In a rare move, on August 3, 2013, the United States Trade Representative of the Executive Office of the President (USTR) issued a letter disapproving the United States International Trade Commission's (ITC's) determination in Certain Electronic Devices, Including Wireless Communication Devices, Portable Music and Data Processing Devices, and Tablet Computers ("Electronic Devices"), Inv. No. 337-TA-794, to exclude the Apple iPhone 3G, iPhone 3GS, iPhone 4, iPad 3G, and iPad 2 3G operating on the AT&T wireless network.1 According to Apple, the ITC's decision had marked the first exclusion order based on infringement of a standards-essential patent (SEP). For the first time since 1987, and only the sixth time ever, the USTR disapproved the determination to exclude certain products found to infringe a patent in violation of Section 337 of the Tariff Act of 1930, as amended.
On June 4, 2013, the ITC determined that Apple violated Section 337 by its importation of certain smartphones and tablet computers that it found to infringe a patent owned by Samsung Electronics Co., Ltd. and Samsung Telecommunications America Inc. The ITC issued a permanent limited exclusion order prohibiting the unlicensed importation of the infringing devices and a cease and desist order preventing Apple from engaging in certain activities, including the sale of the products in the United States. According to Apple, the decision marked the first time the ITC had issued an exclusion order based on infringement of an SEP. In its determination to issue this relief, the ITC found that the issuance of the remedial orders would not harm competitive conditions in the U.S. economy or U.S. consumers. The ITC also rejected arguments that Samsung breached any obligation to offer a license to the SEP on terms that are fair, reasonable, and non-discriminatory (FRAND). The ITC specifically found that "the record does not support a conclusion that Samsung breached any such obligation with respect to Apple."2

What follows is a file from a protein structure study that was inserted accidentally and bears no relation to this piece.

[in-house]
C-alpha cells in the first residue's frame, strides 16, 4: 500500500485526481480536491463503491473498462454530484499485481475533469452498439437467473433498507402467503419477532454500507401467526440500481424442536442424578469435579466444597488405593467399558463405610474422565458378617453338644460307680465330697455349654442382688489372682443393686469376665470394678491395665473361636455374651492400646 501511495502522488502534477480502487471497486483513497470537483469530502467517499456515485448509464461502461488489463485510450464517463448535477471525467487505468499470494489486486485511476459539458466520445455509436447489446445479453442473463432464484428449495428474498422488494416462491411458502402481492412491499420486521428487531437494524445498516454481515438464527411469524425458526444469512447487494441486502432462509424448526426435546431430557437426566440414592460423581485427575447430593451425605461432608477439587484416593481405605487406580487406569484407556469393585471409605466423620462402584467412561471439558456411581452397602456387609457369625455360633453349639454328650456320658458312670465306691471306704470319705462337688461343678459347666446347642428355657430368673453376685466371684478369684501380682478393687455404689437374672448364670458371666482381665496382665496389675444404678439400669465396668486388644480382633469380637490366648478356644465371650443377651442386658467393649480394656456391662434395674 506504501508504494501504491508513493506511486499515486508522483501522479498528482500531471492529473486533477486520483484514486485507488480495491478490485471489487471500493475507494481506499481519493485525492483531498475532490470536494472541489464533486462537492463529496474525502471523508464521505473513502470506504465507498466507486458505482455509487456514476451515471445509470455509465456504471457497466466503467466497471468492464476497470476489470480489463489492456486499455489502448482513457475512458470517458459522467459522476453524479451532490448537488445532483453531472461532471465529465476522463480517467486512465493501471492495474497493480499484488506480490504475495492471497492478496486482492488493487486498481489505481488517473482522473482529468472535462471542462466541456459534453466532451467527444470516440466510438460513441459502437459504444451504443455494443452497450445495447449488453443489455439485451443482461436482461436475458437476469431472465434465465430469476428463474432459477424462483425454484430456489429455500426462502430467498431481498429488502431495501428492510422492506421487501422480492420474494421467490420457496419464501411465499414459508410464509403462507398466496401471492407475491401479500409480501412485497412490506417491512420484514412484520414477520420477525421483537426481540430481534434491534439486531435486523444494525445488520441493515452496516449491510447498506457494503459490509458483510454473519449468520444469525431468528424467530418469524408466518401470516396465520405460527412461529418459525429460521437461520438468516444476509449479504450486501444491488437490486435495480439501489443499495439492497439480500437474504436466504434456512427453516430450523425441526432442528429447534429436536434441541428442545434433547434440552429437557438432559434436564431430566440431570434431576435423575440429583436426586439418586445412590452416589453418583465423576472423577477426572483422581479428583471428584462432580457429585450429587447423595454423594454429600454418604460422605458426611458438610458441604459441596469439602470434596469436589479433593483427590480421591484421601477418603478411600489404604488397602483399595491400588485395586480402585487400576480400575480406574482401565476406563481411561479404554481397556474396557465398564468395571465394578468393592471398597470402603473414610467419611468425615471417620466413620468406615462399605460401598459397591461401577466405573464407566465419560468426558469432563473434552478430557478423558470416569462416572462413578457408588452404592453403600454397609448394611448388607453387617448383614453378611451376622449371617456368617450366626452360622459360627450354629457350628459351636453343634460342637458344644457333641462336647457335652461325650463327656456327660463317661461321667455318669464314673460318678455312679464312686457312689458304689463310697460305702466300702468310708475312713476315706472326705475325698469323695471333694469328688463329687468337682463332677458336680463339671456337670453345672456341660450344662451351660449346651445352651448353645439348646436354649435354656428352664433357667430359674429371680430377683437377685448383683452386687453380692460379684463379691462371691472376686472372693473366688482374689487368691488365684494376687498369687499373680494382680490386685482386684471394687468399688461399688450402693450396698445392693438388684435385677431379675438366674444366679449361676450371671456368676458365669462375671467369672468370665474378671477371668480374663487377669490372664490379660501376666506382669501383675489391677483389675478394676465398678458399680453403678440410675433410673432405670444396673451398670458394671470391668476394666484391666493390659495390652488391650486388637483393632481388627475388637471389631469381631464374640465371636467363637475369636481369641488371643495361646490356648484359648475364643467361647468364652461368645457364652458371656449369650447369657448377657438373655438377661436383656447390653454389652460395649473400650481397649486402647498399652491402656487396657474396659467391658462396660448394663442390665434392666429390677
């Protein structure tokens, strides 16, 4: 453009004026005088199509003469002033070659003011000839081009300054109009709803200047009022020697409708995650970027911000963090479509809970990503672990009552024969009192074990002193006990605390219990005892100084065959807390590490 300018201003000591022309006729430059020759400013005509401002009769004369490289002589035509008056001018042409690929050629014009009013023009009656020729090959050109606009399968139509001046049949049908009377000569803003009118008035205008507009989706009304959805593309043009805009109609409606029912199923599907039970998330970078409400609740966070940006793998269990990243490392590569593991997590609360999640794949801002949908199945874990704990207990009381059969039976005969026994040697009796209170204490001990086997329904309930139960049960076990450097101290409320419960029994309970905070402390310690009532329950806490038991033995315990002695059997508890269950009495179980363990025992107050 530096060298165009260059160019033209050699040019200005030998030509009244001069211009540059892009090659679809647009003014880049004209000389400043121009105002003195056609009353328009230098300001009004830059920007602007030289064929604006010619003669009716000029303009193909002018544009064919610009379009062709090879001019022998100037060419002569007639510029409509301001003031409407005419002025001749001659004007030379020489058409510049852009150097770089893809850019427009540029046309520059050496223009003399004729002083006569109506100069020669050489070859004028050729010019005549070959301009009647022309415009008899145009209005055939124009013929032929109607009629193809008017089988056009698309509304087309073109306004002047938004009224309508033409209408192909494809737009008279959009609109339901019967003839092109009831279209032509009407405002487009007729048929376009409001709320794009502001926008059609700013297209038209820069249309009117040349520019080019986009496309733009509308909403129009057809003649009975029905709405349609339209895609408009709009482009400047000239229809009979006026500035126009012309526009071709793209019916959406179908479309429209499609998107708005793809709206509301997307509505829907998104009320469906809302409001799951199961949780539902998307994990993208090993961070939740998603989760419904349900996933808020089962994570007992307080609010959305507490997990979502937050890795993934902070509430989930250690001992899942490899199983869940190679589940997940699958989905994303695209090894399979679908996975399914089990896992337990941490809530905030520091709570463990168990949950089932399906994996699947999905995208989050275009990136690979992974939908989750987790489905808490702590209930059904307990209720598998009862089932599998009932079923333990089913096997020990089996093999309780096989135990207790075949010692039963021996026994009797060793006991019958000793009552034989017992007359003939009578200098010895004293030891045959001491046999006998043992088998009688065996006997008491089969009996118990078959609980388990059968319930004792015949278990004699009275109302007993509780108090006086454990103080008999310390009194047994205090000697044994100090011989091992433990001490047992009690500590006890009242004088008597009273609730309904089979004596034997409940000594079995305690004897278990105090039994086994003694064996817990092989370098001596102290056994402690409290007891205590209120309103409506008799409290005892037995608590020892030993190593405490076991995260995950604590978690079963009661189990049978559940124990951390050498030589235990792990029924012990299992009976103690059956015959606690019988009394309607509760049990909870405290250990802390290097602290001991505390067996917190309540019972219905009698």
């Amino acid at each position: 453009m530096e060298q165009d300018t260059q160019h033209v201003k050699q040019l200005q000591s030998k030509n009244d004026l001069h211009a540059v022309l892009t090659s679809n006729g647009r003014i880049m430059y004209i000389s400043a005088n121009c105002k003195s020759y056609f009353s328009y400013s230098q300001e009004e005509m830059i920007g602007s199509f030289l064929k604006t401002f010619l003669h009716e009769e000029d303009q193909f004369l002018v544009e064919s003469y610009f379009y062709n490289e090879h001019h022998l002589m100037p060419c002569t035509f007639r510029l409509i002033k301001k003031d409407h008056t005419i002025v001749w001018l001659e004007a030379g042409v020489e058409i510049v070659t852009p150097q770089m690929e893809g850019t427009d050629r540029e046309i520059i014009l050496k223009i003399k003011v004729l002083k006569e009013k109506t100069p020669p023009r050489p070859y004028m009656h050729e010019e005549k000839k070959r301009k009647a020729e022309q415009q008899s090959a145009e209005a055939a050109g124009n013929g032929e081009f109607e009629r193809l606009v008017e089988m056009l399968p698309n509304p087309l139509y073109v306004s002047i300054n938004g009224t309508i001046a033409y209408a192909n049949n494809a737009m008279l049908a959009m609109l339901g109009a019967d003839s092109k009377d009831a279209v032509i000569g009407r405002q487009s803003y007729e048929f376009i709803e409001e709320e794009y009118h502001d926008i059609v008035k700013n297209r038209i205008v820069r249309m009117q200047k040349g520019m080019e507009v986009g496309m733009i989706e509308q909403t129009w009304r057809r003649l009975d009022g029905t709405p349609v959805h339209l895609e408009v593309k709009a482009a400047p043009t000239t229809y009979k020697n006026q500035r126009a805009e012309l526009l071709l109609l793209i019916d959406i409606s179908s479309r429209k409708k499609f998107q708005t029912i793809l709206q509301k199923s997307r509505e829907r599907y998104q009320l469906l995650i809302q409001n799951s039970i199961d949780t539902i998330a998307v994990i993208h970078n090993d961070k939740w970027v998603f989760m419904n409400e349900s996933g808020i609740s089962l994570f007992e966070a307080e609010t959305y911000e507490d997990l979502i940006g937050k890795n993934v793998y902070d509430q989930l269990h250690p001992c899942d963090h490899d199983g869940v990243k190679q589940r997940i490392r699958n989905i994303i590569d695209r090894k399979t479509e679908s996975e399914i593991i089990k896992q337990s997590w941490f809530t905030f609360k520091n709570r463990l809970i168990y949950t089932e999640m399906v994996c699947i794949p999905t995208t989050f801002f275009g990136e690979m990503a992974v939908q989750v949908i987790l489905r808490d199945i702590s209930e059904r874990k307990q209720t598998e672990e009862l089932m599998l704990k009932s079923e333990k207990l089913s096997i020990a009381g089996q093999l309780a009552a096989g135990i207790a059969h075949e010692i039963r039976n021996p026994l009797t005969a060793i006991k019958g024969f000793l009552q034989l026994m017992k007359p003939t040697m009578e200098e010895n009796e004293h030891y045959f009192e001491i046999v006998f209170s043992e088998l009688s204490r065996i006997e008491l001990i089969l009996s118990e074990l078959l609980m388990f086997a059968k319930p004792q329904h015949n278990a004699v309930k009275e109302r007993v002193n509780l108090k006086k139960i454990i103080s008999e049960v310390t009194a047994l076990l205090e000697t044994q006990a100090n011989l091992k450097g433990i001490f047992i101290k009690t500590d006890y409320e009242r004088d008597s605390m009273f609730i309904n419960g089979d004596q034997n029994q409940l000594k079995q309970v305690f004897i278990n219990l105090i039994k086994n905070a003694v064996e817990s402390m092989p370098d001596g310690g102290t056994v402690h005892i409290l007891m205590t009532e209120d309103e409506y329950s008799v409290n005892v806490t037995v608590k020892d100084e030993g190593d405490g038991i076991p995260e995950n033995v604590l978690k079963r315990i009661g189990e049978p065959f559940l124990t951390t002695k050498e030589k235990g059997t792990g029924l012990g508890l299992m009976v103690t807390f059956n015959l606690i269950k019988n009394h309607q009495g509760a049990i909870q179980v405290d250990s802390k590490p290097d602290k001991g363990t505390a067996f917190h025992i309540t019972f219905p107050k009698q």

In its submission to the USTR, Apple argued that the exclusion order established a dangerous policy precedent out of line with "agencies and tribunals around the world," which Apple argued have declined to issue or entertain injunctive relief for asserted FRAND-encumbered patents on the basis of the potential for "hold up." Samsung countered that while it supports the concerns over injunctions for infringement of SEPs, the investigation presented the inverse problem, known as "reverse hold up," with Apple purportedly refusing to even engage in negotiations for a FRAND license.
Pursuant to Section 337, the President may disapprove the ITC's remedial orders during a 60-day presidential review period following the ITC's determination, in which case the orders will not go into effect. The President may disapprove an order on policy grounds, which may consider "(1) public health and welfare; (2) competitive conditions in the U.S. economy; (3) production of competitive articles in the United States; (4) U.S. consumers; and (5) U.S. foreign relations, economic and political." The President assigned this authority to the USTR through a presidential memorandum issued in 2005.3
Historically, the President has exercised this authority to disapprove ITC remedial orders in only five instances, and not since 1987.4 In three of these disapprovals, the ITC modified its orders based on concerns over the breadth of the remedy.5 In another disapproval, the President set aside an exclusion order based on predatory pricing because a pending anti-dumping case involved the same facts and could result in different remedies.6 The remaining disapproval rejected the exclusion of gray market goods because the President was in the process of reviewing gray market policy.7